Wondering what to do if you...
- are feeling sick?
- have been exposed?
- tested positive?
- need to report a positive COVID test?
- need post-COVID care?
What is COVID-19?
COVID-19 is a disease caused by a newly discovered coronavirus called SARS-CoV-2. It is now found in countries around the world, so it is called a pandemic. Two other previously identified human coronaviruses, MERS-CoV and SARS-CoV, are known to cause severe illness.
How is COVID-19 spread?
The virus is transmitted mostly through person-to-person contact. It's found in respiratory droplets produced when an infected person talks, sings, coughs, or sneezes. These droplets then are inhaled or land in the mouth, nose, or eye of a nearby person, causing an infection.
Community spread is present In Ann Arbor and the state of Michigan, which means we are all at risk. A person can have COVID-19 and have no symptoms but still may transmit the virus, called asymptomatic transmission. Risk increases with close contact: the longer time you spend with an infected person and the nearer you are, the higher your risk of getting infected.
The virus may also be transmitted by touching a surface or object that has the virus on it and then touching one's own mouth, nose, or possibly eyes. It's also possible that the virus can spread to humans from animals or pets.
How can I help prevent COVID-19?
Vaccination for COVID-19 is available.
COVID-19 is preventable with simple precautions:
- Stay home if you are ill - see Prevent the Spread of COVID-19 if You Are Sick (PDF) from the CDC.
- Wear a mask that covers your nose and mouth
- Wash your hands often with soap and water for at least 20 seconds. If soap and water are not available, use an alcohol-based hand sanitizer. See also Wolverines Wash.
- Avoid touching your eyes, nose and mouth with unwashed hands
- Avoid close contact with people who are sick.
- Maintain 6 feet of distance between yourself and anyone outside your household, whether they appear to be sick or not.
- Cover your cough or sneeze with a tissue, then throw the tissue in the trash and wash your hands.
- Clean and disinfect frequently touched objects and surfaces.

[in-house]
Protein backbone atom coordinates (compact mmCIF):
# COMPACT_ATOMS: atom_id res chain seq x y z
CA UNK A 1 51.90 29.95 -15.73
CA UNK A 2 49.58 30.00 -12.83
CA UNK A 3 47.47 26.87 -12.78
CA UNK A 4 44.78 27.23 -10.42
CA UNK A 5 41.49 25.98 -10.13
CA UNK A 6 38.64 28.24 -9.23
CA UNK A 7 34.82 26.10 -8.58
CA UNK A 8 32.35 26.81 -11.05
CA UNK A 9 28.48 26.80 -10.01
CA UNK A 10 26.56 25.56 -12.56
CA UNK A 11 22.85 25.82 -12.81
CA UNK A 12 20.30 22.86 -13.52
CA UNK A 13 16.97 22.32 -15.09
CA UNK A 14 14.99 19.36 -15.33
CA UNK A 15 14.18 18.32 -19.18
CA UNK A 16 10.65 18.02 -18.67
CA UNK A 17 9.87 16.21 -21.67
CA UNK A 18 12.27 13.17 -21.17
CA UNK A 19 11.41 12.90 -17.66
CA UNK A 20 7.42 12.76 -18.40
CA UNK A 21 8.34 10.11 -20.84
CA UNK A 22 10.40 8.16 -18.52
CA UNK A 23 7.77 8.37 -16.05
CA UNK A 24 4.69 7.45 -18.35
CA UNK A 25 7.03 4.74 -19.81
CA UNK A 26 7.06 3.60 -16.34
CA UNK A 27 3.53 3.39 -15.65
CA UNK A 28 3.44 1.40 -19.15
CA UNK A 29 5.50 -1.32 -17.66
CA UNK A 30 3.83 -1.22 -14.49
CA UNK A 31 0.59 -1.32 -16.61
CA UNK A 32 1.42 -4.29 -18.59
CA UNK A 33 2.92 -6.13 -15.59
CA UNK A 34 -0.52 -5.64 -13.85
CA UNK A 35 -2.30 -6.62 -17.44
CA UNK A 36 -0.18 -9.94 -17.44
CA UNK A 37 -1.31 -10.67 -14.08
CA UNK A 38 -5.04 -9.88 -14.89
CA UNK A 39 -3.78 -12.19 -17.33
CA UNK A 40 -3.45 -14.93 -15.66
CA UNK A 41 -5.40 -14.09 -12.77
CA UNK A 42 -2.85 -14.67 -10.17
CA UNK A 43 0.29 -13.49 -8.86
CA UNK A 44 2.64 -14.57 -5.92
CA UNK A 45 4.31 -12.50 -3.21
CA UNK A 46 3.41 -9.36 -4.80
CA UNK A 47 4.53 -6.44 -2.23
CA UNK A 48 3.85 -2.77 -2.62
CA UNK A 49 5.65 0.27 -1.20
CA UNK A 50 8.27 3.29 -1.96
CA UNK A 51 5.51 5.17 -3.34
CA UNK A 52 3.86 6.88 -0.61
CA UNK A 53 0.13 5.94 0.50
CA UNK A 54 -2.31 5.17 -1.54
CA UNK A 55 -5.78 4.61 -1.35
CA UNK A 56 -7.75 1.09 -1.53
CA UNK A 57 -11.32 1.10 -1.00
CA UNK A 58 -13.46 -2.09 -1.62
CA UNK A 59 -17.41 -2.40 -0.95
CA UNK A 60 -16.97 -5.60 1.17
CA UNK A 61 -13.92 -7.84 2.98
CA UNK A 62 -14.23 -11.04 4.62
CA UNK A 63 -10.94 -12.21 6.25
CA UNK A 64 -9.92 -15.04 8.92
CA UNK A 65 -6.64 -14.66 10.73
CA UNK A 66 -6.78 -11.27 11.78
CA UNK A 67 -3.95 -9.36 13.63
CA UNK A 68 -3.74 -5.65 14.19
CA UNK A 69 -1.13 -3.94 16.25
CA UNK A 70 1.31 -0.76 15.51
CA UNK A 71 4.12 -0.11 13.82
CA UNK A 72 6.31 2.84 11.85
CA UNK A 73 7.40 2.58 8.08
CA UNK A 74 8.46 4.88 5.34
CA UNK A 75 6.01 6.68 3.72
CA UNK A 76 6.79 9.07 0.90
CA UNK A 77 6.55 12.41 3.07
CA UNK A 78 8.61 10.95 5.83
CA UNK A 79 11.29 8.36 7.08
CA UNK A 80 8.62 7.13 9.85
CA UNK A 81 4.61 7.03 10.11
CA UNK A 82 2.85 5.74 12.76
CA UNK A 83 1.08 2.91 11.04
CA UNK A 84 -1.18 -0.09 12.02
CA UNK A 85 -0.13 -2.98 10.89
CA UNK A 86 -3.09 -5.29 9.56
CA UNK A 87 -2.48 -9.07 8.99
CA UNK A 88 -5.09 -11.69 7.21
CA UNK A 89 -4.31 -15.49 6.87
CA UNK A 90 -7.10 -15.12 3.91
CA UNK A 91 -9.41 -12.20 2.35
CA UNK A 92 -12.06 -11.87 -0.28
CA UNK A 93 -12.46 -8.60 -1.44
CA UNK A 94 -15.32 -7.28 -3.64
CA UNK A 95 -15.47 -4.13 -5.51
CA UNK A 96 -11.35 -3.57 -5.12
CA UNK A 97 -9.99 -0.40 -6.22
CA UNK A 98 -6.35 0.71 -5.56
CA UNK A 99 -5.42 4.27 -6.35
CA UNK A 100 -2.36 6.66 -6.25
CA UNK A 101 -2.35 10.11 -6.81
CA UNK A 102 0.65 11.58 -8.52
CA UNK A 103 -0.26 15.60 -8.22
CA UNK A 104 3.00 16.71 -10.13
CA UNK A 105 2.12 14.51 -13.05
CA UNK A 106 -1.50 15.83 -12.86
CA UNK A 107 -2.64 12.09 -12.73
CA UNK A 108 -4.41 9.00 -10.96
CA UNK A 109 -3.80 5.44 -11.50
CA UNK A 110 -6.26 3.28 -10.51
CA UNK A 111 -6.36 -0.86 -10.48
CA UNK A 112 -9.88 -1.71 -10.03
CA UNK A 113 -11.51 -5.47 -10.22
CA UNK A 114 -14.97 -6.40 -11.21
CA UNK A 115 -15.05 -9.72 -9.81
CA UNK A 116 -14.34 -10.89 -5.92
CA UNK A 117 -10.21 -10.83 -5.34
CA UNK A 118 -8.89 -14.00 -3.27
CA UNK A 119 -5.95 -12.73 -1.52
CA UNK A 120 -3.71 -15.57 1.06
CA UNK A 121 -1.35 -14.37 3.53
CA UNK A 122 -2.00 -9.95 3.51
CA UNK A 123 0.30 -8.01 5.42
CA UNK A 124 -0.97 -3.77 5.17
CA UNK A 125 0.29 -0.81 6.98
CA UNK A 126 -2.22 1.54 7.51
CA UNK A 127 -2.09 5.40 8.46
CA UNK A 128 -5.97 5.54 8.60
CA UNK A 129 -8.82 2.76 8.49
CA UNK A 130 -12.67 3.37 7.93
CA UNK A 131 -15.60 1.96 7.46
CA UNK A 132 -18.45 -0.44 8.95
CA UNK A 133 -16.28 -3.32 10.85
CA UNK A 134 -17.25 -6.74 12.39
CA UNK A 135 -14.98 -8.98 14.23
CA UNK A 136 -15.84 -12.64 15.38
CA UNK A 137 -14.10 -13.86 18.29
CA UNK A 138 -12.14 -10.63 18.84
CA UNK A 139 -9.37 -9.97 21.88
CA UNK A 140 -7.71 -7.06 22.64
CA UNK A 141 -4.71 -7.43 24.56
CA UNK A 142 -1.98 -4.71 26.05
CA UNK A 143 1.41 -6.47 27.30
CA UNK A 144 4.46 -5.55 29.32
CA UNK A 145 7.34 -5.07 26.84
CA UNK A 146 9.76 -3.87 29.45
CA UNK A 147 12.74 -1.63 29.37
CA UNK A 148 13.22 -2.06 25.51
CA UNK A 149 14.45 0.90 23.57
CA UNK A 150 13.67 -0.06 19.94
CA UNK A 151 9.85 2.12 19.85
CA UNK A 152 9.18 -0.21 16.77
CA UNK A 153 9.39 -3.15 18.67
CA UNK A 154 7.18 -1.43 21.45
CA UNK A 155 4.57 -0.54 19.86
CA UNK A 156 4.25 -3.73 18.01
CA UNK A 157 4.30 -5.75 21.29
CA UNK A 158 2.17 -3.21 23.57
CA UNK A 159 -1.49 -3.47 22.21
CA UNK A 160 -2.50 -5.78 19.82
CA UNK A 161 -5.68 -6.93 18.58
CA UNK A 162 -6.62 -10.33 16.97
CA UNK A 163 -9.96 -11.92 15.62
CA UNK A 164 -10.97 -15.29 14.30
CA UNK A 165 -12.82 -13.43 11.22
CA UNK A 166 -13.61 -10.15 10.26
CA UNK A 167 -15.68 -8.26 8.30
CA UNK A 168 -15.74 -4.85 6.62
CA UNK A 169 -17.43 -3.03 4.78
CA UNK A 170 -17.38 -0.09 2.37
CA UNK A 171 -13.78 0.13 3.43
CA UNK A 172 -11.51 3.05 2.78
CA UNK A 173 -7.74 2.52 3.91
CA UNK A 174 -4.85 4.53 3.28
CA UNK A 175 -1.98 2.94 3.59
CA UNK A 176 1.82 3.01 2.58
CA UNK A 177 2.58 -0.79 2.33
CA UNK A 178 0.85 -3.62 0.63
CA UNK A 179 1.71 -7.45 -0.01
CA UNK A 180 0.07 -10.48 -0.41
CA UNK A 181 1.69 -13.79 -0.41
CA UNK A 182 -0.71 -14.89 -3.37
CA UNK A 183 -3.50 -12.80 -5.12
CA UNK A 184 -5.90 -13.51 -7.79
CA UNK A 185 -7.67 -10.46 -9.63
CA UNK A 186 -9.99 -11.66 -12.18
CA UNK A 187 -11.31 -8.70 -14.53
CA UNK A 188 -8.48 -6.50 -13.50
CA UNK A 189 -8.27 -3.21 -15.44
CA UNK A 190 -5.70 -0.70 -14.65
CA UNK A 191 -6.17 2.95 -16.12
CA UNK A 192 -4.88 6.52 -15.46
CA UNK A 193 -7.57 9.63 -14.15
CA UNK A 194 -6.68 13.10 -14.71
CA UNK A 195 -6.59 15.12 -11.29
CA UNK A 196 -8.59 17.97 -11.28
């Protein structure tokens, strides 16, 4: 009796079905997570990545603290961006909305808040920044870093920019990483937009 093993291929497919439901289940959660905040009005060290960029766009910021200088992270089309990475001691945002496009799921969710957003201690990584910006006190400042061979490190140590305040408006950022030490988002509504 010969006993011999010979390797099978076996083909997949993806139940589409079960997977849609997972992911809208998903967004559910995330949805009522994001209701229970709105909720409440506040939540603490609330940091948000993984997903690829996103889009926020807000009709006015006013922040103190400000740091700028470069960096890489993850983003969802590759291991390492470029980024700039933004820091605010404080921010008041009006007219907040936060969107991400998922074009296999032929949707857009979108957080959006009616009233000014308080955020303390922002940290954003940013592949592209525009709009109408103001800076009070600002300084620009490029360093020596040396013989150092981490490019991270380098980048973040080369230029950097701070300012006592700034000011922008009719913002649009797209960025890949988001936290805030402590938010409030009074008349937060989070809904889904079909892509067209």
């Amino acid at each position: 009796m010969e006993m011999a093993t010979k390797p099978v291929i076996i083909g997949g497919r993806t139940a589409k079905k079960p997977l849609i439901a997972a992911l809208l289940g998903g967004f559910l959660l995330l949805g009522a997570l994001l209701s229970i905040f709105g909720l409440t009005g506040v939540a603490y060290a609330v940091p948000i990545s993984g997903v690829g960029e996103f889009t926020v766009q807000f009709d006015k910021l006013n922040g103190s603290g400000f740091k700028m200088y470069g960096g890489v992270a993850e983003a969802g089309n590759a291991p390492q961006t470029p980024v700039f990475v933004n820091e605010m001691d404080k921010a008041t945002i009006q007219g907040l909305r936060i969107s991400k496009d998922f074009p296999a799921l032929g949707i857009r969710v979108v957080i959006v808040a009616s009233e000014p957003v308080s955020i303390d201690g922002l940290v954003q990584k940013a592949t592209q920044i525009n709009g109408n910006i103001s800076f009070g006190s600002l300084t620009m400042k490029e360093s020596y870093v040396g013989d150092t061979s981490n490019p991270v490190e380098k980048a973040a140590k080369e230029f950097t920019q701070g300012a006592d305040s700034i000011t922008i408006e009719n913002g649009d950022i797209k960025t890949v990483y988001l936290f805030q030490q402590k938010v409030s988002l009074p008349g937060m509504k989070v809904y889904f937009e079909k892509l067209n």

- How safe is intimacy with a partner? See Safer Sex and COVID-19.
- If you are planning to protest, you can follow these tips to reduce harm and the spread of COVID-19.
- Washtenaw County Health Department offers helpful guidance for how to reduce risk.
People at higher risk for severe illness
Certain medical conditions can increase your risk for illness or death from COVID-19 including heart, lung, liver, or kidney disease. There is also increased risk for those above sixty years of age, and those with diabetes, pregnancy, or sickle cell anemia. Those with compromised immune systems or cancer can also be at increased risk. Smoking and vaping can make it harder for your lungs to fight COVID-19, so now is a great time to stop if you haven't already -- see You Can Quit for resources.
If you are immunocompromised or medically vulnerable, here are ways to reduce your risk. Also, we reserve appointments on Mondays from 8-9am for those who are immunocompromised or medically vulnerable. For more information, you may call UHS at 734-764-8320.
What are the symptoms of COVID-19?
Symptoms may appear 2-14 days after exposure and range from mild to severe. Not everyone who is infected develops symptoms. Symptoms may include the following, however this list does not include all symptoms:
- Fever, chills, or repeated shaking with chills (also known as rigors)
- Shortness of breath
- Body aches
- Sore throat
- Nasal congestion or runny nose
- New loss of taste or smell
- Nausea or vomiting
What to do if you have symptoms
- Inform your health care provider, who can advise you and offer if testing is appropriate. U-M students and other UHS patients can call 734-764-8320, day or night.
- See Ten Things You Can Do to Manage at Home (PDF) from the CDC.
- Most young adults develop only mild symptoms that require no treatment other than hydration, non-prescription fever reducers, and time.
- During this time, stay home and isolate yourself from others to reduce the risk of transmission:
- Leave your home only to get health care.